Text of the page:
Following a third-round 70, Bubba Watson reflects on his play in the Travelers Championship with Mark Carnevale from PGA TOUR Radio on PGATOUR.COM and SiriusXM.
CROMWELL, Conn. -- Three years ago, Bubba Watson broke down in tears following his first career victory at the Travelers Championship.
Saturday hurt for a different reason.
Watson bogeyed three of his final six holes to shoot 70 and fall into a share of the lead with Charley Hoffman and Graham DeLaet with one round to go at TPC River Highlands.
The good news for Watson is he still has 18 holes to make up for it.
“At the end of the day I still have a chance on Sunday and that's what we're always looking for,” he said.
The odds just could have been a lot better going into Sunday.
Watson led by as many as three midway through his round, making three birdies and no bogeys on the front nine.
Then Watson’s game started to wander, much the way his mind does when he gets bored.
Watson pushed his tee shot into a fairway bunker on 13, could only advance it 30 yards, missed the green on his next shot and eventually bogeyed the par 4.
Two holes later on the drivable 15th, Watson’s tee shot came up just short of the green. He tried putting it up to the hole only to watch his ball roll back off the green. He would go on to miss a 7-footer for par.
The slide was completed on 17 when he went fairway bunker, to greenside bunker, and left his third shot short of the putting surface.
Bogey. Lead evaporated.
But TPC River Highlands has been good to Watson. Last year, for example, he shot a pair of 65s on the weekend to finish in a tie for second.
“The golf course just sets up so well for me,” he said. “A lot of cut shots for me which I love to do off the tee. And I've got a lot of wedges because of the way I hit the ball.”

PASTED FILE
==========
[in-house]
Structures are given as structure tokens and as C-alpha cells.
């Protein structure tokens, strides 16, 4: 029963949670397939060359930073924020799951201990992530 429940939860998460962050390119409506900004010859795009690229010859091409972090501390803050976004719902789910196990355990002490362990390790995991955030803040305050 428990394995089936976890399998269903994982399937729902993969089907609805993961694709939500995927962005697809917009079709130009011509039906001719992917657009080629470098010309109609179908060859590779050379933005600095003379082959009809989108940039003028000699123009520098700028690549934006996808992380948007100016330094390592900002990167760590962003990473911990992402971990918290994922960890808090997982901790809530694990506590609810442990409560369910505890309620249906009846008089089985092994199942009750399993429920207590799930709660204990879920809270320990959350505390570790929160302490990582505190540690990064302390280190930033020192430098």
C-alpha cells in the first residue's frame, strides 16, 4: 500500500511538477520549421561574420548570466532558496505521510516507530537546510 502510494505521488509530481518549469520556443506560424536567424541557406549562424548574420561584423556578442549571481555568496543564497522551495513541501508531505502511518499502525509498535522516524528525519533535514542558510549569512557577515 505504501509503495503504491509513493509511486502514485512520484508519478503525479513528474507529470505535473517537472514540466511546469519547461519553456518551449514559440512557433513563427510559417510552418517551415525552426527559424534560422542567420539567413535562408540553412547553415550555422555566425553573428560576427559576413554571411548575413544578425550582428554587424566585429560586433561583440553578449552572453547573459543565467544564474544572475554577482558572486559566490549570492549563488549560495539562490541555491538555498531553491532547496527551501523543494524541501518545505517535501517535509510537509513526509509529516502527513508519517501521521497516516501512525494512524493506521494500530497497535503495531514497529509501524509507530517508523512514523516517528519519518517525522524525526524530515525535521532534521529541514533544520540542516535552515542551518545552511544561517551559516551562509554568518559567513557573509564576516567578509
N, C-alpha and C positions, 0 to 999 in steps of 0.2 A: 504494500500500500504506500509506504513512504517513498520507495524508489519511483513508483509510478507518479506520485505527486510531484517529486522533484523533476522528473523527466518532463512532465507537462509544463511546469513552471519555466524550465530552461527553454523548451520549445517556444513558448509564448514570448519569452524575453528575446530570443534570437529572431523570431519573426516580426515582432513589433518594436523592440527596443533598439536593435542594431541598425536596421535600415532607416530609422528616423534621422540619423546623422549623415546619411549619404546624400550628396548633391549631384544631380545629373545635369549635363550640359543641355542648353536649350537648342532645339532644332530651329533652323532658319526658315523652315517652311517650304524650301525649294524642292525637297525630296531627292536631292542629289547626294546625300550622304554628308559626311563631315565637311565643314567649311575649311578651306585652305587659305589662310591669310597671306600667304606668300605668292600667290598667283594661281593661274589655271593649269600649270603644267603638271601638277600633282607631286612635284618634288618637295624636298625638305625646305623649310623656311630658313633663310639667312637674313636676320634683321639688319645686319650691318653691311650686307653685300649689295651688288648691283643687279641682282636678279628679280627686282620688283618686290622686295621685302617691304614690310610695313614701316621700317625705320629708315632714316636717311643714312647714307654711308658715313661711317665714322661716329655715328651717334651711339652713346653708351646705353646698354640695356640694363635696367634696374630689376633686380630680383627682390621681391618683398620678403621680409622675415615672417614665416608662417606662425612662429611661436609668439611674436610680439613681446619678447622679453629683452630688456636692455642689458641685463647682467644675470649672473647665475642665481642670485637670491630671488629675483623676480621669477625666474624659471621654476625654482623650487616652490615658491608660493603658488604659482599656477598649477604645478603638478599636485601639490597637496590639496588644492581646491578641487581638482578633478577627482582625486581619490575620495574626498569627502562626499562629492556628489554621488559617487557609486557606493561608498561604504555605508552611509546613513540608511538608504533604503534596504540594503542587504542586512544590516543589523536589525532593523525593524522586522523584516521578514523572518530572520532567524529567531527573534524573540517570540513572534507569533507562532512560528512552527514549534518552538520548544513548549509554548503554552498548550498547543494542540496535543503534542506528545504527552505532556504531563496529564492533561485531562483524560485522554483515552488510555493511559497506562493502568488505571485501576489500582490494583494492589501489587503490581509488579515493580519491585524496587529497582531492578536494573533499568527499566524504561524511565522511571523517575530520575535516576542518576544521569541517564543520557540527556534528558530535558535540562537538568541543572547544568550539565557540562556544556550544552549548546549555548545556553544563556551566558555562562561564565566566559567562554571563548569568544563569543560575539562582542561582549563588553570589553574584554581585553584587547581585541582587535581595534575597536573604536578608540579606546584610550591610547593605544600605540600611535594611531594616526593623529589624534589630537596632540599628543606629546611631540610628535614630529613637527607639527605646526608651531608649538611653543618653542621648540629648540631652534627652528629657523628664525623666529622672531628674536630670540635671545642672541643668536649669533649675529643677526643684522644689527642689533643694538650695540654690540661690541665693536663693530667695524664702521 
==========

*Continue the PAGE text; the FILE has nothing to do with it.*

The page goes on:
Given the course’s pristine conditions, he might need another 65 if he wants to win here for the second time and pick up his first TOUR victory since winning the Masters last April.
There are 10 players within three shots of Watson, Hoffman and DeLaet -- including Hunter Mahan and U.S. Open champion Justin Rose.
Mahan has had even more success here than Watson, winning in 2007 and finishing in the top 5 four other times.
Earlier this week, he nearly matched his career-low with a 62 on Thursday -- the same score he shot in the opening round when he won here six years ago.
Like Watson, though, he couldn’t get anything going Saturday, shooting even par.
For Hoffman, Sunday will offer him a chance for redemption as well.
Last year, he led by as many as three in the final round before finishing double bogey-bogey after hitting into the water on the 17th hole and finding the rough and a greenside bunker on 18.
“I think about it, but obviously I think about a lot of other things,” said Hoffman, who along the way this week has also had to deal with a broken tooth. “I like being in the position to win, so it's good to have those things go through your mind, but you wash it out and just focus on that spot where you want to hit it and go from there.”
It’s a position Rose is familiar with following his victory last week at Merion.
Now he’ll try to become the first player since Ernie Els in 1997 to win the U.S. Open and follow it with another victory the following week. Els did it at Congressional then won the Buick Classic at Westchester Country Club a week later.
“The more you're in contention, the easier winning is,” Rose said. “I always felt the key to me winning a major was to win more regularly, so I kind of skipped that and went straight in and won a major.
“It's important for me to contend and to win more regularly on TOUR, and that's my goal every week really.”
It hasn’t been easy this week.
Rose’s wild week began with a media blitz through New York City and continued with the announcement that he was signing with a new agent.
Once inside the ropes, however, Rose was able to get back to what earned him his first career major.
Slowly, he has chipped away at the lead, shooting 67 and a pair of 68s over the first three days here.
“I like to win tournaments by playing golf, having my head down, playing shot for shot,” Rose said. “I've got my own way of doing things, and just really trusting that. I've got better at that over the years, and I felt like even when I don't win tournaments, I feel like I finish strong on Sundays.”
Judging by scores this week, the winner here will need to do the same.